To attain a grand perspective on our lives is to consider where we’re going and what study tactics may aid and abet our progress. Fish ladder users no more, like Sisyphus, condemned to roll the same rock uphill over and over, only to see it roll back down, many a slithery salmon repeatedly fails to get upstream and, with dejected fishy countenance, lunges a final time before being swept back down to the nadir of its existence. If at first you don’t succeed, right, but, come on! So while this fish tube is surely a godsend for our scaly friends, let’s find a tube of productivity to our liking!
At AU there may be no shortcuts to good grades, but having sterling study methods, such as knowing how to take notes in a way we’ll actually absorb and remember them, goes a long way to getting us where we want to be. Our home stream awaits but the journey’s effectiveness is about awareness of what works for us. One tube doesn’t fit all; we’re not reducible to simple population counts.
We Are the Flash in the Stream We’ve Been Waiting For!
Out in Golden, BC, while working at my silviculture job, there’s an impossibly beautiful river called Blaeberry (named by a Scotsman using his term for blue). By early autumn the water’s an elegant turquoise, and when the salmon are passing through to their spawning grounds their orange and red and pink colours make for a soul-evoking contrast. Nature abounds in beauty! And we’re part of that. Yet, the New Yorker article’s author notes the ambivalence associated with watching nature, in its fishy form, being shunted place to place, like prescription medicine down pneumatic air-suction tubes in a hospital. Aren’t fish meant to swim rather than be shunted to their destination; how natural are our human interventions in the landscape, anyway?
Efficiency is a virtue in modern civilization, even as the prospect of, say, pumpkin carving brings with it a Ghandian sensibility in terms of personalization and craftsmanship. Ghandi abhorred mechanization and preferred to sit at a spinning wheel like the girl in Rumpelstiltskin. So what’s with the salmon tube being such an issue with people; do we want productivity or to we want to struggle? Presumably fish are meant to swim free but if they could speak (in gargly and bubbly fishy voices of course) they’d note how many times the slipstream has them slipping away towards existential oblivion. Going with the flow is less voluntary than one thinks; it’s not so much something one does as something one realizes as a natural and unavoidable stance. Being carried away by procrastination is something that we students know all too well; being dialled in on our studies is actually more like being in a tube than flowing free and whimsically any way our stream of thought carries us.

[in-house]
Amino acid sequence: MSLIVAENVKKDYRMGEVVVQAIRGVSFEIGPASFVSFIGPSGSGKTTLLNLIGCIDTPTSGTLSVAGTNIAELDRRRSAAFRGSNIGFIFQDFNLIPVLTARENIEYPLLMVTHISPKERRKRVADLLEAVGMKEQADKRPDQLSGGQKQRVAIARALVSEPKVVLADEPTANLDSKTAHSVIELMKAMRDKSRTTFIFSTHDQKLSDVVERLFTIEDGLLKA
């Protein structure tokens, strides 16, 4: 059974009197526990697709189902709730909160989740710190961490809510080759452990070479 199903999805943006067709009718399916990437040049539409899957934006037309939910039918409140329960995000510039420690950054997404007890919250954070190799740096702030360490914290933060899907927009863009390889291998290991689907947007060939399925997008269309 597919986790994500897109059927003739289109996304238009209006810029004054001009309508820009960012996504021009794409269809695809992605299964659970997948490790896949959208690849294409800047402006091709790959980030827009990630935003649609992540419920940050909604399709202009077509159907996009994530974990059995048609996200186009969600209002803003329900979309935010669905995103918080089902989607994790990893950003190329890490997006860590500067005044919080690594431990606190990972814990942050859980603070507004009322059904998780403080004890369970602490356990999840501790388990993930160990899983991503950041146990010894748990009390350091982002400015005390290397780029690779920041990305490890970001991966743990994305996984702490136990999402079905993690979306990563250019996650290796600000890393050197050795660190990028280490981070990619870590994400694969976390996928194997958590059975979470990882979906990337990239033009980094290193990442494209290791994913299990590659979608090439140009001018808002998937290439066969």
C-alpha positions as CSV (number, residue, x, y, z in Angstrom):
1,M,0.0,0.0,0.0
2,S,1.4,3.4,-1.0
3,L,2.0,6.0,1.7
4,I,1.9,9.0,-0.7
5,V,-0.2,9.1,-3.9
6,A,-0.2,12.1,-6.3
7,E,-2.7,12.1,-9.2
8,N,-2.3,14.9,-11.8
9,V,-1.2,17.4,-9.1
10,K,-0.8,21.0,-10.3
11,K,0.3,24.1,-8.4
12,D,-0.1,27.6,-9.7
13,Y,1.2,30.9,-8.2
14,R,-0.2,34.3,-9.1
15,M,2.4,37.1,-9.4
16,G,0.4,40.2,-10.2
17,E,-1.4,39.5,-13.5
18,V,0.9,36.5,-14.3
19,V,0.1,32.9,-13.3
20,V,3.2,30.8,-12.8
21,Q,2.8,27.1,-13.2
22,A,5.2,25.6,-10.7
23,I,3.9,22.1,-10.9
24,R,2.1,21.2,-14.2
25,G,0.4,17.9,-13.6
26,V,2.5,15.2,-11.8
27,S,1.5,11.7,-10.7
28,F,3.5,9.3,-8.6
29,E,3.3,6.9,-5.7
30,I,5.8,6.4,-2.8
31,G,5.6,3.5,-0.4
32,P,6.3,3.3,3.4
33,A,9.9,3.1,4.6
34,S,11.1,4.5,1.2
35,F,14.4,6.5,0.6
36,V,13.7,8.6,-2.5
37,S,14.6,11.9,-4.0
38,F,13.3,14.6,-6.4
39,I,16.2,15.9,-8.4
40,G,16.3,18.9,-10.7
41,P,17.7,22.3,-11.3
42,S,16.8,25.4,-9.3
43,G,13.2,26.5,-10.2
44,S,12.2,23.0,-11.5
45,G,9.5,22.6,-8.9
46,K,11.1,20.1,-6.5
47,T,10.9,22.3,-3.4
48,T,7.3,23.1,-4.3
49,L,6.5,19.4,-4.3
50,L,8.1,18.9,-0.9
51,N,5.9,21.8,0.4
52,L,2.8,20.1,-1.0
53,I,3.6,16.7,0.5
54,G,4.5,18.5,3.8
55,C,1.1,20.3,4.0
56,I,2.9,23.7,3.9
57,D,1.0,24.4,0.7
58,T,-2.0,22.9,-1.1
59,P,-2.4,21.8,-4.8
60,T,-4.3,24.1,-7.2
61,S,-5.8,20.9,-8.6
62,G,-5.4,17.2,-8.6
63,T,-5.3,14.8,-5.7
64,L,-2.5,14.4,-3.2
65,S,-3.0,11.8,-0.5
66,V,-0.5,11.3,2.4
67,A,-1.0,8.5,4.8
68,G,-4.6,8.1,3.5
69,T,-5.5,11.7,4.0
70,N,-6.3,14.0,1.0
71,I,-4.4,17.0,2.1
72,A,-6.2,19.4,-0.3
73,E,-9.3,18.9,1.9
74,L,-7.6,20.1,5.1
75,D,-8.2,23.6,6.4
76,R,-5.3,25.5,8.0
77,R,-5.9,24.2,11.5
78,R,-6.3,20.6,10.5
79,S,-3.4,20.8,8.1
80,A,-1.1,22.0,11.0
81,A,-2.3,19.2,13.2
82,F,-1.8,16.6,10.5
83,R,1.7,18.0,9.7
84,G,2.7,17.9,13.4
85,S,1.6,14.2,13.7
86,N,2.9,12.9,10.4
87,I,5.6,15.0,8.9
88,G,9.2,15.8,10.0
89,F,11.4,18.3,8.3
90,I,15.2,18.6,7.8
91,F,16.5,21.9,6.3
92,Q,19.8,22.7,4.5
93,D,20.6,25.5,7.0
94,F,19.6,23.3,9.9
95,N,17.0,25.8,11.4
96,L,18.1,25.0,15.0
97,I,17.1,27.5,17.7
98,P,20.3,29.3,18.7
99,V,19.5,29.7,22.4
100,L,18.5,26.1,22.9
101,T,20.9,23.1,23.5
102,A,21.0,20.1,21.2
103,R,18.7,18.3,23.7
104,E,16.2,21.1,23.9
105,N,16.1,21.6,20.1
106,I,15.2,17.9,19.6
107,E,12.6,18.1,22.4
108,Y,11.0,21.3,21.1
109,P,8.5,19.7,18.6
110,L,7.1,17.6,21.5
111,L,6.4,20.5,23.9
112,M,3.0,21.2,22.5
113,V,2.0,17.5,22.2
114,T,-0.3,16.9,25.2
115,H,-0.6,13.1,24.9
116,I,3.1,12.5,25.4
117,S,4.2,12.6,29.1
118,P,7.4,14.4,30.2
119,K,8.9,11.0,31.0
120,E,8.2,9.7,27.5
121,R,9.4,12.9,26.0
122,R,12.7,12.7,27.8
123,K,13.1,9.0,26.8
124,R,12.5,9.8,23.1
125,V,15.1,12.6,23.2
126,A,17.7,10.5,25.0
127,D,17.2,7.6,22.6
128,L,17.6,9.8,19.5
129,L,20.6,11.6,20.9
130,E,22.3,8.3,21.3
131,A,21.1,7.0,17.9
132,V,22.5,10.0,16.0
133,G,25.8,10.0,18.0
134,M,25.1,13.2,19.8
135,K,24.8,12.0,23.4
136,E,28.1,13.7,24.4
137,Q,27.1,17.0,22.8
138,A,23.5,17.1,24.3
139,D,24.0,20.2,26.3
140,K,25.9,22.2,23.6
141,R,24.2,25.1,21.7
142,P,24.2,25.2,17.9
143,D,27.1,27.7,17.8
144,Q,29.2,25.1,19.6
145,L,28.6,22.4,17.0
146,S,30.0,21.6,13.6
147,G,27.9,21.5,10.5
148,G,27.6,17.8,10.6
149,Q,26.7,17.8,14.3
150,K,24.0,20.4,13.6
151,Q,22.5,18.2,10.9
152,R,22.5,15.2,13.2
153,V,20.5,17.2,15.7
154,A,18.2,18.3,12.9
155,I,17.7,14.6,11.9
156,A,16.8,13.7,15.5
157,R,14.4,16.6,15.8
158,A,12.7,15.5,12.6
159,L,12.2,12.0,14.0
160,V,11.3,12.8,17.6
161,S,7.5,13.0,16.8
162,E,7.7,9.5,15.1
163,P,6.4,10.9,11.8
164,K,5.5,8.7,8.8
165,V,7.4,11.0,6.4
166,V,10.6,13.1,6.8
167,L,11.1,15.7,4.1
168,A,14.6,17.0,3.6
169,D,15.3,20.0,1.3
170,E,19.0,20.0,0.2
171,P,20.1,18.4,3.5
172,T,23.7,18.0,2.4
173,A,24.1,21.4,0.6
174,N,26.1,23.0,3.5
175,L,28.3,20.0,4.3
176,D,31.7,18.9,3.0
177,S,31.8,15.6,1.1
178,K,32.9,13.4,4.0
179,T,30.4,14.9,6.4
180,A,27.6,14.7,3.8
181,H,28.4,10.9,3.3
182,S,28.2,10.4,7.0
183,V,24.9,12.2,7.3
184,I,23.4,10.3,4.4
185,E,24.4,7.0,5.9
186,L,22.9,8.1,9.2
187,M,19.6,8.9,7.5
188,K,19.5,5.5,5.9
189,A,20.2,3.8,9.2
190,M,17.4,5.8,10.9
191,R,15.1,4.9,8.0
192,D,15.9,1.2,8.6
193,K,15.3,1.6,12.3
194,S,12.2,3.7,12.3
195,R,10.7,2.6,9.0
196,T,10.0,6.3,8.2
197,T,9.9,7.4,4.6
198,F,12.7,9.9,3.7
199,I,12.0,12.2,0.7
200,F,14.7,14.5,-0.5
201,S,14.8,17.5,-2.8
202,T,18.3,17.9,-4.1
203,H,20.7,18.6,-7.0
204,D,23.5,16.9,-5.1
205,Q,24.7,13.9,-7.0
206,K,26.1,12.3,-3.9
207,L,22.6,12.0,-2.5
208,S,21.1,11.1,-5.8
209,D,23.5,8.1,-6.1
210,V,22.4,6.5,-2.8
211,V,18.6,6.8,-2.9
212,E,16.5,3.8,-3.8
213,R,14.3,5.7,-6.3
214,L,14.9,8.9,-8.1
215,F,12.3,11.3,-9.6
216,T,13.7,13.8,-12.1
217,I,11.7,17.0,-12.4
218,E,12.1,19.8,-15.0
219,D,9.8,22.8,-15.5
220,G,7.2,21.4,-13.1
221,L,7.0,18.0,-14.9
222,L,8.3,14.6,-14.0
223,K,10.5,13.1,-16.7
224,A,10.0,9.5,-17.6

We’re always being sorted and organized in the online world; just try typing your social media status update as “cruise ship to Antarctica” or “diamond engagement ring” a few times and you’ll be bombarded with advertisements to fit the bill. So too with the fish tube: “Fish are still placed in the tube by hand at some dams and hatcheries, but newer models include a swim-in entry and computerized “scanning and sorting” step. Those who are considered invasive interlopers are singularly weeded out. “A computer quickly takes eighteen photos, capturing their length and girth, and even determining whether they are wild or from a hatchery, and then they’re routed into the appropriately sized tube: big Chinooks this way, midsize sockeyes that way” (ibid).
Max Weber spoke of this sort of rationalization as a sword with two edges; efficiency comes at the cost of passion and produces “specialists without spirit, sensualists without heart; this nullity imagines that it has attained a level of civilization never before achieved” (Weber, 2019). At lower levels of schooling, independence was selected against and participation rewarded. Outsider status remains for we intellectuals who actually attend school by choice as adults; we’re fun and different at AU because we’re here by choice and because we want to get to the other side of that damn dam of our life narrative.
Sometimes we surrender to our coursework and sometimes to our procrastinatory impulses. Reiderer asks “is there not a strange peace to be found in surrendering to whatever chaos has plucked you from your personal mental river?” At AU our educational journey may have led us up a river of pariah identity; others may duly inquire about what we are doing with our lives. Our educational journey is more like picking our tube and plunging in; we’re not at the whims of the faceless monolith of education incorporated; we’re the masters of our destiny and on the slippery slope to success if we learn to manage our time appropriately. Our studies function as a productive tube; tunnel vision means having our noses to the academic grindstone.
So at AU we have much to swim towards; others have their yardwork projects and home renos but we are making our minds into mansions where our future selves will bask gleefully. And any tool that leads us to success is worth testing out; the faster the slide the smoother the ride. Notes written in shorthand, egg timers set to mimic panicked deadline productivity, snack rewards dangled from the ceiling like carrots for a horse, anything that works to accentuate our productivity is a great idea. And hey, if we can add just a dash of fun to our learning we might even have a blast along the way!